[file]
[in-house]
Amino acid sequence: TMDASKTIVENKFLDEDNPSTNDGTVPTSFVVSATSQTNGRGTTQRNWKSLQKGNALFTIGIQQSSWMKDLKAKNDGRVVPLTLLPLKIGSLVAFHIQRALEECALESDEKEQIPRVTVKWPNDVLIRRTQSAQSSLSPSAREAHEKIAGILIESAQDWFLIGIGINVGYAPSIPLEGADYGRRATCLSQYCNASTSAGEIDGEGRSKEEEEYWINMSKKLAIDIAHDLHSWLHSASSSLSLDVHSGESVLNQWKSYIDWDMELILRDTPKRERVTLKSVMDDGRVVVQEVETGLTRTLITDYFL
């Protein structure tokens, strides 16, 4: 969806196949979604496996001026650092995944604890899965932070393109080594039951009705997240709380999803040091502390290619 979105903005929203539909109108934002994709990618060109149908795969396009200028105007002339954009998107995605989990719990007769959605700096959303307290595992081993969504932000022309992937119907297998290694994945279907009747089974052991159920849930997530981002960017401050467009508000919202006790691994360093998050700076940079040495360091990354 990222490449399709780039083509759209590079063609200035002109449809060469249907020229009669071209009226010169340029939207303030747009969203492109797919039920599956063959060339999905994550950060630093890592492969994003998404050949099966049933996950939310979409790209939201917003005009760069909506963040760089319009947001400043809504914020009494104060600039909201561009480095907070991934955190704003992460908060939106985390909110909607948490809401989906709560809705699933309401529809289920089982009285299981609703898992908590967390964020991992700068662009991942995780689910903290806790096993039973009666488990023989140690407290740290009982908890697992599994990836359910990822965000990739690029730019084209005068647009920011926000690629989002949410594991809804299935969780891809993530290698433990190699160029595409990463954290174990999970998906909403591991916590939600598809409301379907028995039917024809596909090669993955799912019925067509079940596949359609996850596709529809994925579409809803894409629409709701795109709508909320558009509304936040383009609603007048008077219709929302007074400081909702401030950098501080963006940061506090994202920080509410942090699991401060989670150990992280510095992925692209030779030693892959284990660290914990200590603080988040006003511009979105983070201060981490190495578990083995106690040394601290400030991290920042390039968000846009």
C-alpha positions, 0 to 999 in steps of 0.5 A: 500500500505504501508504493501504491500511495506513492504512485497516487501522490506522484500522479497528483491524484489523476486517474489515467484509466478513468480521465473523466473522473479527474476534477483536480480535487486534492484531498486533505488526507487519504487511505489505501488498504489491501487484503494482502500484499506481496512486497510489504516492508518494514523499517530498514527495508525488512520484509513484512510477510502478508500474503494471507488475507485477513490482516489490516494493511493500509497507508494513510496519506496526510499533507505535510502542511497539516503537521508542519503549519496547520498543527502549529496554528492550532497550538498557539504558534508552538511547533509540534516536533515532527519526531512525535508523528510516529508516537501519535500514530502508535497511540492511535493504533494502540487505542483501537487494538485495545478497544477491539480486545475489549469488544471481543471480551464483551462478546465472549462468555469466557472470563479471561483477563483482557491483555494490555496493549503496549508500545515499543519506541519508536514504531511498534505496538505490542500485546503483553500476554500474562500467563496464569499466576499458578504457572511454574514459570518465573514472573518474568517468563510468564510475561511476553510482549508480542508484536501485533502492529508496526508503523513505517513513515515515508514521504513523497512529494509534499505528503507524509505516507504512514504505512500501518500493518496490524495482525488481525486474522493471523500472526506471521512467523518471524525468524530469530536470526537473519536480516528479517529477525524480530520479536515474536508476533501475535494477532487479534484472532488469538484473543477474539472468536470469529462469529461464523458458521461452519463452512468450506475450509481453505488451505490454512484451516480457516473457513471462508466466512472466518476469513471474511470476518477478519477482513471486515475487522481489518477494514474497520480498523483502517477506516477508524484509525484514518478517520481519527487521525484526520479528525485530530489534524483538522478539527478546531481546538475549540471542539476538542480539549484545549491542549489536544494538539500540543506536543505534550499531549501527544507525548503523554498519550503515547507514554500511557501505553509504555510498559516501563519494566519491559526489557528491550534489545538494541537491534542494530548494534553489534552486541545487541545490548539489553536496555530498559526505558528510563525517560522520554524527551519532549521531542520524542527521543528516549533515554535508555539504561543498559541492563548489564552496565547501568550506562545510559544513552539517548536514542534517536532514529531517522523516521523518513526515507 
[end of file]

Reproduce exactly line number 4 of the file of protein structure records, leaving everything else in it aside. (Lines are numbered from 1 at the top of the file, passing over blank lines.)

C-alpha positions, 0 to 999 in steps of 0.5 A: 500500500505504501508504493501504491500511495506513492504512485497516487501522490506522484500522479497528483491524484489523476486517474489515467484509466478513468480521465473523466473522473479527474476534477483536480480535487486534492484531498486533505488526507487519504487511505489505501488498504489491501487484503494482502500484499506481496512486497510489504516492508518494514523499517530498514527495508525488512520484509513484512510477510502478508500474503494471507488475507485477513490482516489490516494493511493500509497507508494513510496519506496526510499533507505535510502542511497539516503537521508542519503549519496547520498543527502549529496554528492550532497550538498557539504558534508552538511547533509540534516536533515532527519526531512525535508523528510516529508516537501519535500514530502508535497511540492511535493504533494502540487505542483501537487494538485495545478497544477491539480486545475489549469488544471481543471480551464483551462478546465472549462468555469466557472470563479471561483477563483482557491483555494490555496493549503496549508500545515499543519506541519508536514504531511498534505496538505490542500485546503483553500476554500474562500467563496464569499466576499458578504457572511454574514459570518465573514472573518474568517468563510468564510475561511476553510482549508480542508484536501485533502492529508496526508503523513505517513513515515515508514521504513523497512529494509534499505528503507524509505516507504512514504505512500501518500493518496490524495482525488481525486474522493471523500472526506471521512467523518471524525468524530469530536470526537473519536480516528479517529477525524480530520479536515474536508476533501475535494477532487479534484472532488469538484473543477474539472468536470469529462469529461464523458458521461452519463452512468450506475450509481453505488451505490454512484451516480457516473457513471462508466466512472466518476469513471474511470476518477478519477482513471486515475487522481489518477494514474497520480498523483502517477506516477508524484509525484514518478517520481519527487521525484526520479528525485530530489534524483538522478539527478546531481546538475549540471542539476538542480539549484545549491542549489536544494538539500540543506536543505534550499531549501527544507525548503523554498519550503515547507514554500511557501505553509504555510498559516501563519494566519491559526489557528491550534489545538494541537491534542494530548494534553489534552486541545487541545490548539489553536496555530498559526505558528510563525517560522520554524527551519532549521531542520524542527521543528516549533515554535508555539504561543498559541492563548489564552496565547501568550506562545510559544513552539517548536514542534517536532514529531517522523516521523518513526515507 